• articulate clearly how we anticipate change might happen
  • outline the factors and relationships that can bring about sustained change
  • identify the steps that need to be taken by different stakeholders to achieve the desired changes.
  • make explicit the assumptions that are a prerequisite for successful implementation.

In terms of monitoring, it has also aided us in checking whether we are actually implementing what we planned, and whether our assumptions still hold or need to change. We have realized that the theory of change is not a static tool but rather a tool that can be reviewed and updated to reflect changes that happen during the design and implementation of an intervention.

The use of participatory approaches are also recommended when doing research in a complex environment. Methods such as participatory action research and tools such as the participatory impact pathway analysis (PIPA) have proved invaluable. This has allowed us to incorporate the views and opinions of stakeholders as we design and implement the intervention.

It has also allowed us to reflect on the way the community responds to different initiatives and to design more appropriate strategies. For example, in a recent meeting we were pondering over some of the factors that contribute to women having babies with low birth weight. We realized that local cultural beliefs play a key role.

We were told of a woman who said her baby had a low birth weight because she looked at the rainbow while she was pregnant. She did not associate the baby’s weight with her nutritional intake but rather with fate. Another woman said that when someone is pregnant she should reduce her intake of food or the baby will be very big and will complicate the delivery.

Additional benefits of a CAS approach

Such participatory methods also contribute to building local capacity required for the sustainability of interventions. Often we implement projects and then when it is over we pack up our bags and leave. In such circumstances the benefits from the project end with our exit since the local stakeholders have not been equipped to continue implementing the project. This time, we are using a participatory approach with district and local community leaders as lead implementers.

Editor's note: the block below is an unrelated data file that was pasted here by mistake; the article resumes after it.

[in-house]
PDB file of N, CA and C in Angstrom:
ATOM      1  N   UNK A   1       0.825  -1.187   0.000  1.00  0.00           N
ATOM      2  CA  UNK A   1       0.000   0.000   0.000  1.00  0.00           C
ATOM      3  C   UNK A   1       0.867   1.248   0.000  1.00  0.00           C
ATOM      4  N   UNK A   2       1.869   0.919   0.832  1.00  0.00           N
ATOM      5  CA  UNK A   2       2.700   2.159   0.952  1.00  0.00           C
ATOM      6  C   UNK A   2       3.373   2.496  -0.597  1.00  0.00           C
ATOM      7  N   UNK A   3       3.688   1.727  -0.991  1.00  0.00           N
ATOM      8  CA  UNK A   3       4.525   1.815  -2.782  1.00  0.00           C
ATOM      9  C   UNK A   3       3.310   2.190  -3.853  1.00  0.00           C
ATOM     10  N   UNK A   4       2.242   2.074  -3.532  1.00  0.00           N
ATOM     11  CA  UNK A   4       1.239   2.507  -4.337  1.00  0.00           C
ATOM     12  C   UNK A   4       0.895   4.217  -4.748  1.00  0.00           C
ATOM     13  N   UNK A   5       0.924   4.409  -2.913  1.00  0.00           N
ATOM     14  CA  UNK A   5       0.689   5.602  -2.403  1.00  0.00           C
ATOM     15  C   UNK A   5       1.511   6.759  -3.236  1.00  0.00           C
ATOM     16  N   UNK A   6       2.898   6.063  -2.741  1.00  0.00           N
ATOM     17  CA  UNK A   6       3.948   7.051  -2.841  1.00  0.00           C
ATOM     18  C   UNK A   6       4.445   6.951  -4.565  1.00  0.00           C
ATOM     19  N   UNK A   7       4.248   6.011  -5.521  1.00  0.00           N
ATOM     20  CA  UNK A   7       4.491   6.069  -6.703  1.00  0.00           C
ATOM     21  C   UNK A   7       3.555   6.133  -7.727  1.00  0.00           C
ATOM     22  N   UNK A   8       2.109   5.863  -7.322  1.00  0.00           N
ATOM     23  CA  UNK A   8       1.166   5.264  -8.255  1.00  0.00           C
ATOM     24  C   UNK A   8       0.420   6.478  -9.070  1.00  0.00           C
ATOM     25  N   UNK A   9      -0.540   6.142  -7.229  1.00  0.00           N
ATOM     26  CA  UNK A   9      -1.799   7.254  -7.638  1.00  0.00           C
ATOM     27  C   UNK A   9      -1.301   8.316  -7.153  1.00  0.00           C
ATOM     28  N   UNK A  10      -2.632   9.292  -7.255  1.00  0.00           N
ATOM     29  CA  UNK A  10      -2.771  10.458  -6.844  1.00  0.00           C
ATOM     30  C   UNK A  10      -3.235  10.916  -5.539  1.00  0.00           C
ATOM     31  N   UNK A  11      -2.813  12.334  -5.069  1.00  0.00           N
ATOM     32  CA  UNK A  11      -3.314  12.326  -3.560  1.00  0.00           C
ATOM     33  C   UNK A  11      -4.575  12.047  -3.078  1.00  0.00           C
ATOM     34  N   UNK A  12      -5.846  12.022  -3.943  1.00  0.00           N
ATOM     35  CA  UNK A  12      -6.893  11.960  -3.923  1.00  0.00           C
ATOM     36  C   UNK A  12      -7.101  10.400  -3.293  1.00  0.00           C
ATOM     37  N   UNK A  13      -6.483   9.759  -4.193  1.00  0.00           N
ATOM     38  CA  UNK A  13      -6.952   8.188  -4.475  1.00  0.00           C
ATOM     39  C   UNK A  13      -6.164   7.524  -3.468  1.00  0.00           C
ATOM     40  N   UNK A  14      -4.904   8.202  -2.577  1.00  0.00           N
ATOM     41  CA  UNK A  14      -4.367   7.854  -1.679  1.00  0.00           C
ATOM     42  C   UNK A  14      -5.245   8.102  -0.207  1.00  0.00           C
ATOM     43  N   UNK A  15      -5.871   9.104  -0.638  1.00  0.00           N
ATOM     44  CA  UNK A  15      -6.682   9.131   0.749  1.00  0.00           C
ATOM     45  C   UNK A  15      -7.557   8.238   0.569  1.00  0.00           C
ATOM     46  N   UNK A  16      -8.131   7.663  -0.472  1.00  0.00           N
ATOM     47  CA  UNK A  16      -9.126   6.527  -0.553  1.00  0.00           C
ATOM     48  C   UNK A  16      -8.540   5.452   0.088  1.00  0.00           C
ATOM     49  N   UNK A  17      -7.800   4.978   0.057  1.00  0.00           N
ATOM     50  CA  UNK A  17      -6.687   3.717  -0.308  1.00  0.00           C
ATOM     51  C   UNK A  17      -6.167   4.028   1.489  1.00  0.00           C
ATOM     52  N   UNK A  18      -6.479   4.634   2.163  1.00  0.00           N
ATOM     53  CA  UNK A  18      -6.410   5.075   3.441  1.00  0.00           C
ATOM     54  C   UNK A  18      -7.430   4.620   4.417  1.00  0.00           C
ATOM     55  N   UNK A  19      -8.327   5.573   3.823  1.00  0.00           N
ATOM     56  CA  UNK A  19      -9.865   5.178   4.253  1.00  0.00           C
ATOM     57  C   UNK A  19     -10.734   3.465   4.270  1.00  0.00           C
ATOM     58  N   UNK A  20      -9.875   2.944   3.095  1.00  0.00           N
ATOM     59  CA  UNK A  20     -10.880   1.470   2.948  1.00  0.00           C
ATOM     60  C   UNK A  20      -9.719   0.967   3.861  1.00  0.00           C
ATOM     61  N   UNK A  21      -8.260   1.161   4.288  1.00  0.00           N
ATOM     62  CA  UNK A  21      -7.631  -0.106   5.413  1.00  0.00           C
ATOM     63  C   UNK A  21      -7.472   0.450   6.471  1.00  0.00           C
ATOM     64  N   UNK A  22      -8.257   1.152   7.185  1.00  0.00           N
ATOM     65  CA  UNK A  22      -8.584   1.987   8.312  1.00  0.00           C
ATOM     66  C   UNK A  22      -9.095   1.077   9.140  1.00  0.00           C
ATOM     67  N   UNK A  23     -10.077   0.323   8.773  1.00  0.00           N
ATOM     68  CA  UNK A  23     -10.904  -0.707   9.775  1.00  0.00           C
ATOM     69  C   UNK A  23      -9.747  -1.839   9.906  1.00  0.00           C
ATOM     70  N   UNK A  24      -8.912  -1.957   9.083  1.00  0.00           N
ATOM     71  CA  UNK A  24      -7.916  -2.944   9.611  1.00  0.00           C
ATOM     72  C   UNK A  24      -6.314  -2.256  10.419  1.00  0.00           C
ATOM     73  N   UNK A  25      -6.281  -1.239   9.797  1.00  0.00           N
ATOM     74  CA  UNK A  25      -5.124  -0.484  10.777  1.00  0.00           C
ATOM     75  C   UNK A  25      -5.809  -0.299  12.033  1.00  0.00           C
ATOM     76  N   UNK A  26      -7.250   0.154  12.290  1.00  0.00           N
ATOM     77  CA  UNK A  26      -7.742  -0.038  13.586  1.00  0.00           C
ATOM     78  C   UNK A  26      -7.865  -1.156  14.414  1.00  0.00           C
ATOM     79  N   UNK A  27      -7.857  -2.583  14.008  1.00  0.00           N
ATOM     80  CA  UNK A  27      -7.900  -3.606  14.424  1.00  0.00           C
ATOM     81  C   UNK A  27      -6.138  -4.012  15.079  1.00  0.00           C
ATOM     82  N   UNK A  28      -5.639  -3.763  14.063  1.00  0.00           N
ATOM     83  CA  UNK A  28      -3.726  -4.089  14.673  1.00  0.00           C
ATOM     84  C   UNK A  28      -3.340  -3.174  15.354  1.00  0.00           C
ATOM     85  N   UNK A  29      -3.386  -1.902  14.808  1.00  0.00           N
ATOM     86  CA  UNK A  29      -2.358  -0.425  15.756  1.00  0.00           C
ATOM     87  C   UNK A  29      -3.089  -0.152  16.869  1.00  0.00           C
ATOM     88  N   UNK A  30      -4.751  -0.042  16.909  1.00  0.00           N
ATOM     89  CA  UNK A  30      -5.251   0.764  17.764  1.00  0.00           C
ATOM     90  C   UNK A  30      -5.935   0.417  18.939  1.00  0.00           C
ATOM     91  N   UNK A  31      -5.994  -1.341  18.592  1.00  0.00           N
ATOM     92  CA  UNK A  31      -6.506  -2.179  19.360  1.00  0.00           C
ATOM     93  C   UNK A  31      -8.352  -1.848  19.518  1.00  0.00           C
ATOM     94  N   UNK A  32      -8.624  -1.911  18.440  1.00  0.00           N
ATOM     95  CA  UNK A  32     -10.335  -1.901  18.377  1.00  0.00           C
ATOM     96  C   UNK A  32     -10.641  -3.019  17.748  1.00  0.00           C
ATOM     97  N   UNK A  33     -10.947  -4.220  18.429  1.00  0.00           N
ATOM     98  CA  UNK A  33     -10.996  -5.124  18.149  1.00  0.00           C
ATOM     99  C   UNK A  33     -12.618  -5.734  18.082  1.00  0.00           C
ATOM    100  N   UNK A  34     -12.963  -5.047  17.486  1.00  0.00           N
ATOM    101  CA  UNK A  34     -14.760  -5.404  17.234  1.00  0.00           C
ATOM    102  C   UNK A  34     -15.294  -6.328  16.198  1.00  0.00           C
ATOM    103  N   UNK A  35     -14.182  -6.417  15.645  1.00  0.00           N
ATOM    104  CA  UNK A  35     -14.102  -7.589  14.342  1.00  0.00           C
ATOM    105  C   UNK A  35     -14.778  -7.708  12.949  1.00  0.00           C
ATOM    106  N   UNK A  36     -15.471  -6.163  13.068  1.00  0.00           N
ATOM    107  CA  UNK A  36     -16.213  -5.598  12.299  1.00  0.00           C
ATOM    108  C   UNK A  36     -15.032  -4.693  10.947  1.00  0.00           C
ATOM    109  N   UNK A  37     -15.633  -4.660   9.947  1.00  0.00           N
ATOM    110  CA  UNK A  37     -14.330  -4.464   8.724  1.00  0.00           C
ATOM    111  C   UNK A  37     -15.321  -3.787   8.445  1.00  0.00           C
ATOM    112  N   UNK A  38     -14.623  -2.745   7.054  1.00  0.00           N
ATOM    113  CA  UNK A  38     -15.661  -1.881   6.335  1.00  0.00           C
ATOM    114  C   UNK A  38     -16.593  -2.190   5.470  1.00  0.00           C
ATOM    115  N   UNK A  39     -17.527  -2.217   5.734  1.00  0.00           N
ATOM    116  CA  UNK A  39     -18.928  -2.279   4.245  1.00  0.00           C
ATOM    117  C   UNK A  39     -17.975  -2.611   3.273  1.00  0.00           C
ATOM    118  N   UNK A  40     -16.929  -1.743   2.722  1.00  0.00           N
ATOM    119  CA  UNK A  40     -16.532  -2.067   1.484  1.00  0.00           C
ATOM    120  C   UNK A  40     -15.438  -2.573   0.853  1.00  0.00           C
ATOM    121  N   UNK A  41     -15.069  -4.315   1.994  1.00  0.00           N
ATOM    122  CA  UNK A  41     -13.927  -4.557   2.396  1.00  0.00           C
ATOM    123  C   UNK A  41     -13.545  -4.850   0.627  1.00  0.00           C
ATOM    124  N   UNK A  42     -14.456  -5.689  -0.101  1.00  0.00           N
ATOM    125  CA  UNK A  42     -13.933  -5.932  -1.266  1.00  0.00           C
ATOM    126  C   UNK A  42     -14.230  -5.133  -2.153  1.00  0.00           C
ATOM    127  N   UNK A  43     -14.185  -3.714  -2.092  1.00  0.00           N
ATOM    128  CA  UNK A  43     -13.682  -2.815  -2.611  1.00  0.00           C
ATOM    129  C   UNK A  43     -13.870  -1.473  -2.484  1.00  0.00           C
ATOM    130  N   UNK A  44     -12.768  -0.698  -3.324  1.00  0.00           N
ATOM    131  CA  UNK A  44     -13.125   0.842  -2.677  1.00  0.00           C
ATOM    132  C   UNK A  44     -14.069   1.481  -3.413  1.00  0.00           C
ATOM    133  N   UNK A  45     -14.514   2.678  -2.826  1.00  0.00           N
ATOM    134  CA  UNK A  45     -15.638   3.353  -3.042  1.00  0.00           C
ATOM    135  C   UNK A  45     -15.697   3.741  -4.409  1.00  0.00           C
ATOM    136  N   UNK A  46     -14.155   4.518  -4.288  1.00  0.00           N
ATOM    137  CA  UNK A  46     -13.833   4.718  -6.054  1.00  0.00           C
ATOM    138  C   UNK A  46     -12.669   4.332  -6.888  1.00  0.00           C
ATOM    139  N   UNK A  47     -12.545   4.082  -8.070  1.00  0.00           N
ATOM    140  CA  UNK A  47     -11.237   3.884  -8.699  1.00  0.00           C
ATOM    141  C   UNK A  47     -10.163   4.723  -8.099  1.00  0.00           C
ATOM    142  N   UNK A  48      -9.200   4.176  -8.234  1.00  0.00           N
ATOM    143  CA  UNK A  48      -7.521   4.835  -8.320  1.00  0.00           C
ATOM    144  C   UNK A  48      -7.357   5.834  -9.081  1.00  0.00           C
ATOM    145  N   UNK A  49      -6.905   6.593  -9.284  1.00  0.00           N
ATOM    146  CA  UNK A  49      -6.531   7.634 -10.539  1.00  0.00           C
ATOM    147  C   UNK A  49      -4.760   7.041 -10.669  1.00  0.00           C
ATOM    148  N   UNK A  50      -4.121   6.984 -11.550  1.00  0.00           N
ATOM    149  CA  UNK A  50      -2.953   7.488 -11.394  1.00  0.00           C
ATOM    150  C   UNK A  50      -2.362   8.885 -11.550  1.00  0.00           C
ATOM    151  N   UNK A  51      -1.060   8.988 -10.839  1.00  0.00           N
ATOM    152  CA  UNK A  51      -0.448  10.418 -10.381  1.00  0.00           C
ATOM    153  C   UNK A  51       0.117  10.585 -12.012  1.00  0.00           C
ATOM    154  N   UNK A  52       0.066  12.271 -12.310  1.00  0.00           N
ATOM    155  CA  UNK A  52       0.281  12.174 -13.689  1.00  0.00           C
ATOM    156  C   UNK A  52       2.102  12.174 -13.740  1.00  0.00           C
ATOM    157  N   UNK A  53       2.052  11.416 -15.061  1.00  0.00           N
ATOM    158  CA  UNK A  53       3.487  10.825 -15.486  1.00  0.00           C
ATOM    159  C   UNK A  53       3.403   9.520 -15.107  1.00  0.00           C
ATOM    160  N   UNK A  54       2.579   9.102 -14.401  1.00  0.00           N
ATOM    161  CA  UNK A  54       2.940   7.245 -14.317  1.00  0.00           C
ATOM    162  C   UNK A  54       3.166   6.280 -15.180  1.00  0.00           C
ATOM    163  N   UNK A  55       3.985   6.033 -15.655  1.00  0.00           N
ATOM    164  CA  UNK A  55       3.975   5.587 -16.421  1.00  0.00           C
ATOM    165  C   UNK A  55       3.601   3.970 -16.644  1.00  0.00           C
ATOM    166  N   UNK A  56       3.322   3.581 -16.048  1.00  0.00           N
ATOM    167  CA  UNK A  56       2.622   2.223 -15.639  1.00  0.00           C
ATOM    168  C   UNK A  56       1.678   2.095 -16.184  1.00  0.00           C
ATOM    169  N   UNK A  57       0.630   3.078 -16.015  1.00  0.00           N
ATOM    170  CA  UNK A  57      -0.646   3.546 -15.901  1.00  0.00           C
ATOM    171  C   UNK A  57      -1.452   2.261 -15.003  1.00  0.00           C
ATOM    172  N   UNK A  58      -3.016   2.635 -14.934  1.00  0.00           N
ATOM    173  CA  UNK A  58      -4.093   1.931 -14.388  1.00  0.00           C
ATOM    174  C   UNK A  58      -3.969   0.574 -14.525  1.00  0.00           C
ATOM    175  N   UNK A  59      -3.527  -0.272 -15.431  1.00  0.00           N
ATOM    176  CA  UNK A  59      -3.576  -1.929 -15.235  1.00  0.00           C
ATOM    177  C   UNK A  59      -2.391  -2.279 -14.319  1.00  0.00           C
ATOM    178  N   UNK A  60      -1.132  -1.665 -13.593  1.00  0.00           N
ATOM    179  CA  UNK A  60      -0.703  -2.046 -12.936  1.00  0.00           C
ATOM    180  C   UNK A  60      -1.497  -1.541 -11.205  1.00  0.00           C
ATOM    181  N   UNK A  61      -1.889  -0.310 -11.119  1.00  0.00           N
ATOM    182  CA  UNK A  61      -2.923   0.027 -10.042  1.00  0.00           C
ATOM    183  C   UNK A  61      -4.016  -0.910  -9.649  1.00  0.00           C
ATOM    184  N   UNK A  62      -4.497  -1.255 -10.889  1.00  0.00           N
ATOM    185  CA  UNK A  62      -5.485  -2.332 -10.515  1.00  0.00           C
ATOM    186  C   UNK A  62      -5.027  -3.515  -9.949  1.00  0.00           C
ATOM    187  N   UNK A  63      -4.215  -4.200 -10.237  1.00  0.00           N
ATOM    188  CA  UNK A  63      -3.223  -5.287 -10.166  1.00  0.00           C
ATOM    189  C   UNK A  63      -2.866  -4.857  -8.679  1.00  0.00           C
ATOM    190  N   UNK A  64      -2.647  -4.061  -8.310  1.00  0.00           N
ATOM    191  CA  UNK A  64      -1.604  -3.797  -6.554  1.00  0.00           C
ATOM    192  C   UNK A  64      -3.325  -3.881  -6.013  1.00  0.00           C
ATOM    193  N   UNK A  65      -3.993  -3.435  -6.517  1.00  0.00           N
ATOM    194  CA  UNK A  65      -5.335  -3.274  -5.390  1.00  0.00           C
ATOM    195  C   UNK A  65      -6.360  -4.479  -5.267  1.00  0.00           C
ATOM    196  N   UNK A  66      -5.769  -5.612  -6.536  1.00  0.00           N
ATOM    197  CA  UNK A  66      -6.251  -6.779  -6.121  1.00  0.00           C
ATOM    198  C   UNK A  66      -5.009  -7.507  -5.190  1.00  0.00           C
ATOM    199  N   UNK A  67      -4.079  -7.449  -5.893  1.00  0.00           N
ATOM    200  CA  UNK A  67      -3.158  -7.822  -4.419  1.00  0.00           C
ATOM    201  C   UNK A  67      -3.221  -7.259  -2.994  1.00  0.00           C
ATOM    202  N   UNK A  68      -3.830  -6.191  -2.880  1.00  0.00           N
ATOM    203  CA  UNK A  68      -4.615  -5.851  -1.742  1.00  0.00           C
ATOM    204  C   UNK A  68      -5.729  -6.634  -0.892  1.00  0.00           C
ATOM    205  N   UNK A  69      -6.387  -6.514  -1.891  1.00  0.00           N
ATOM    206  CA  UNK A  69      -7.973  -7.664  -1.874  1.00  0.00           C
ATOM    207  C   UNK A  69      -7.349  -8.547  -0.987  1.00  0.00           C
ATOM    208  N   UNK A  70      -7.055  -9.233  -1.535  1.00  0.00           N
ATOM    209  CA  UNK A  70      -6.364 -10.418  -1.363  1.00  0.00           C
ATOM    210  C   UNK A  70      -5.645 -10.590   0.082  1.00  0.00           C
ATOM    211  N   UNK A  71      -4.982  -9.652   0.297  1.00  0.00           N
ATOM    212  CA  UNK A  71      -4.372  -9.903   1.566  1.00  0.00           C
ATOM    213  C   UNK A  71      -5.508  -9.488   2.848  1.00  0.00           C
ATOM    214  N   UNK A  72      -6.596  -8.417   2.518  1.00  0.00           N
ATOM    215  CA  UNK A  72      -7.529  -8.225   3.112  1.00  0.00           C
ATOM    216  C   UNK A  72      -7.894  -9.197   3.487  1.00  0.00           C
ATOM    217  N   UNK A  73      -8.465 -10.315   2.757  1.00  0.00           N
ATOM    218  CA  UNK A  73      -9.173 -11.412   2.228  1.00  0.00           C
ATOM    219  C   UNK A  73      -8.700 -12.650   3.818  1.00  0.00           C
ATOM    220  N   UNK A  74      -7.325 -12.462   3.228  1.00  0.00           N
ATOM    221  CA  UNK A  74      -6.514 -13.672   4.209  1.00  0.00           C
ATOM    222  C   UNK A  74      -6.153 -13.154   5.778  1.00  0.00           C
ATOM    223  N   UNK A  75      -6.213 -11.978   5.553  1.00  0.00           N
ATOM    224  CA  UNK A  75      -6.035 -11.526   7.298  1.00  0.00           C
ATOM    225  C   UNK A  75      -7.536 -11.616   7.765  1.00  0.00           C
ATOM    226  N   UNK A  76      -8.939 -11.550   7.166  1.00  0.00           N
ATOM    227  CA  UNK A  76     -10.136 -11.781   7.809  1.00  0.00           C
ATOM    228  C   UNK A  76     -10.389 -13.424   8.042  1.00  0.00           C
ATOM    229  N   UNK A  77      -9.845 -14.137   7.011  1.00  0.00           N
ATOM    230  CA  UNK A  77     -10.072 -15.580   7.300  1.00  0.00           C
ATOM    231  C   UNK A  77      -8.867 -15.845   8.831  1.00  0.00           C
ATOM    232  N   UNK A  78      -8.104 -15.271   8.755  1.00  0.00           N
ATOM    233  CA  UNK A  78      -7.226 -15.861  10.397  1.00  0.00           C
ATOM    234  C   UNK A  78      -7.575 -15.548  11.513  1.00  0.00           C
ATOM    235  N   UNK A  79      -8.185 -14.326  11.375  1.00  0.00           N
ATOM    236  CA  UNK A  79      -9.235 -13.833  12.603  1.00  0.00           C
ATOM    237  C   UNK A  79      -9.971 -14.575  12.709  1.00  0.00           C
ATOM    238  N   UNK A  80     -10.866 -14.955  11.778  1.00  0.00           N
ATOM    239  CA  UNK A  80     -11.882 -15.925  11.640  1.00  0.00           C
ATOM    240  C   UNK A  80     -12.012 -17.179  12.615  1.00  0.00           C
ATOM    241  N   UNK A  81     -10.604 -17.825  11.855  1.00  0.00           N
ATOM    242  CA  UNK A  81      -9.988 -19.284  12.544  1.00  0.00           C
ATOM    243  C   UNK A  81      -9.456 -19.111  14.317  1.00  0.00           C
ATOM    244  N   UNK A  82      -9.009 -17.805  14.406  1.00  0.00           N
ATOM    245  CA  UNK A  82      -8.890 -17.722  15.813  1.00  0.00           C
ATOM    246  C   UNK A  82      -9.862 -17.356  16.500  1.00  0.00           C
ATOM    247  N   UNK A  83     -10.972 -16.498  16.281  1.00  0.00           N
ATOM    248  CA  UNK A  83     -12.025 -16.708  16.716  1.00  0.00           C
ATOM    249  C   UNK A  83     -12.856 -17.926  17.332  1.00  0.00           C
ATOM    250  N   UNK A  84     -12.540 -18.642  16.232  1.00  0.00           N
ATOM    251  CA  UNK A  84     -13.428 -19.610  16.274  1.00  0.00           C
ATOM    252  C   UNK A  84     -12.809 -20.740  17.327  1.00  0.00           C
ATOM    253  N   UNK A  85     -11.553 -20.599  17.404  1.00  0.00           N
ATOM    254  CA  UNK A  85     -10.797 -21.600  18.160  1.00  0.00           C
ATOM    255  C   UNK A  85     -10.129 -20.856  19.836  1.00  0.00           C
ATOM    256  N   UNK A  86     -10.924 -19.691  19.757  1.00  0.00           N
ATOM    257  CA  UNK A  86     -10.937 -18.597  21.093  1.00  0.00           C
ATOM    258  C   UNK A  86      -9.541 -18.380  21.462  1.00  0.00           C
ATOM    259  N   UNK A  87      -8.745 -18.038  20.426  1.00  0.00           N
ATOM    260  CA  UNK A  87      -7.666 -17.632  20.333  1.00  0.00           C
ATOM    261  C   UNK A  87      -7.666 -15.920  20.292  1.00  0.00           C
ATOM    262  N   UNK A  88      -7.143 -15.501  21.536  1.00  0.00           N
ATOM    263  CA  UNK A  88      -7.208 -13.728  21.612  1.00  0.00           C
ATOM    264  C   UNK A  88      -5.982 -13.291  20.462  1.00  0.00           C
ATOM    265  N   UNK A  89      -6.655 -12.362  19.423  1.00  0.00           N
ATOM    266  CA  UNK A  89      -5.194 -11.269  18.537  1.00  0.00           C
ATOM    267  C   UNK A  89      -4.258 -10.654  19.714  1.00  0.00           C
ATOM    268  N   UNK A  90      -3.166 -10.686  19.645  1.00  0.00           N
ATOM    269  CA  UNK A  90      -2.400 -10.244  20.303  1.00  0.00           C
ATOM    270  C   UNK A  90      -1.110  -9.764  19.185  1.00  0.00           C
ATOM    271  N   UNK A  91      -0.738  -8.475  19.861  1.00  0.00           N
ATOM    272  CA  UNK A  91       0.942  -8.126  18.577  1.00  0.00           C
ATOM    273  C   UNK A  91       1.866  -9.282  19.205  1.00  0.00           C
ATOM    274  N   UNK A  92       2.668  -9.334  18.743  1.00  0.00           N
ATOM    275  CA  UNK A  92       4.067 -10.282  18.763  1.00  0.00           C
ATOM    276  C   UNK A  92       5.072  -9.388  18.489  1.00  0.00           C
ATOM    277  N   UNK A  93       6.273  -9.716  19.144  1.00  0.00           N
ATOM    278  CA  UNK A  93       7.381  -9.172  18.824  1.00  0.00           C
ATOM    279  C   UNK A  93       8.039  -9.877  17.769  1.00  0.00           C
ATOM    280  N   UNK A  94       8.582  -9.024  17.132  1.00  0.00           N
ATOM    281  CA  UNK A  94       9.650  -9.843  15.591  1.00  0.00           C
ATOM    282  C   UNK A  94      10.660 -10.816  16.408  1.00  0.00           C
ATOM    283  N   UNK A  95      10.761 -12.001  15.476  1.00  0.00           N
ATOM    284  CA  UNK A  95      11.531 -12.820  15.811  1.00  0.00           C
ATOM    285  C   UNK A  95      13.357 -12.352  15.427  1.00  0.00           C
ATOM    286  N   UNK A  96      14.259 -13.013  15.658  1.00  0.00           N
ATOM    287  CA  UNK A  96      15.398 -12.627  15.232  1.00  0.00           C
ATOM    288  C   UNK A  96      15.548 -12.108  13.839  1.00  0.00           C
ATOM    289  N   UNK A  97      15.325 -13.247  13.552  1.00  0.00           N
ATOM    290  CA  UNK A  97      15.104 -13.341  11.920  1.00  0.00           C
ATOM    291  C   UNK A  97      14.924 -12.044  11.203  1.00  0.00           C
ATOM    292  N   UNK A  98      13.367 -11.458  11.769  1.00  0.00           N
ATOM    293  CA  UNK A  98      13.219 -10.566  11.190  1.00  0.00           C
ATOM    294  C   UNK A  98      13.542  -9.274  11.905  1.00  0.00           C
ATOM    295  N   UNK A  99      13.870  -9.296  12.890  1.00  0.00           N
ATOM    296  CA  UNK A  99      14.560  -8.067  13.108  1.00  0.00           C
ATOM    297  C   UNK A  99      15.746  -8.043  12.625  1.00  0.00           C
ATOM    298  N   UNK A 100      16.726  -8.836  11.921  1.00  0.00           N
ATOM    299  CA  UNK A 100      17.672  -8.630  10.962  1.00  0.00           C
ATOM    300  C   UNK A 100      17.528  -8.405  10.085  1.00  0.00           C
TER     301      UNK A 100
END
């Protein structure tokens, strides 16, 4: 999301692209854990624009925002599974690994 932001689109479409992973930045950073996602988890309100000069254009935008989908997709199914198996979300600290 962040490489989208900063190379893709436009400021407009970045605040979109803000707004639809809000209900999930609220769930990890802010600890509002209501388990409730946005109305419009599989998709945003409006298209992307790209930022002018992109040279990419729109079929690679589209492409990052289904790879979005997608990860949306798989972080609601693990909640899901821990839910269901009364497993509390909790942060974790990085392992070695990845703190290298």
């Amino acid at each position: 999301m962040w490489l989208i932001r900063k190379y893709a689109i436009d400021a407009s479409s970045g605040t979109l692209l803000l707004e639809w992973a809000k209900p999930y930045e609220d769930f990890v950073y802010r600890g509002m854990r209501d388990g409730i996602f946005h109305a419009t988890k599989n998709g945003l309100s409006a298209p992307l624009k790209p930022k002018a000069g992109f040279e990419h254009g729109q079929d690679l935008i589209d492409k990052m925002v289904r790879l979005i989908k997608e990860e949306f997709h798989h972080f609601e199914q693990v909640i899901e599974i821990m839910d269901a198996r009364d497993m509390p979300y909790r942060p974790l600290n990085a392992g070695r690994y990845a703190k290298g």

To evaluate and monitor such a project one needs to be able to assess both intended and unintended effects that arise from different aspects of the program. The use of a CAS lens can facilitate this. Presenting such information in a clear-but-detailed manner has not been easy! We have found causal loop diagrams to be a useful way to present such information.

Relevance of CAS to health systems interventions

Initially I could not see the relevance of systems dynamic models in the kind of health systems work that I was doing. However, I have since realized that, when carrying out an experimental trial, it is impossible to test all the different scenarios that may be encountered in a complex environment.

The use of systems models can allow us to demonstrate to policy-makers, for example, how many lives can be saved by relying only a tricycle to transport women with emergencies to hospital as compared to using a combination of motorized ambulances and tricycles in addition to a functional telecommunication network. Thanks to modelling, we can suggest that the latter scenario would save more lives. Modeling such scenarios can therefore help them to see the relevance and importance of different aspects of the intervention and can contribute to better uptake of the research findings.

Overall, using a complex adaptive systems lens while designing and implementing this health systems research project has been a worthwhile experience for me, and I hope that you might consider these approaches too in your next research project.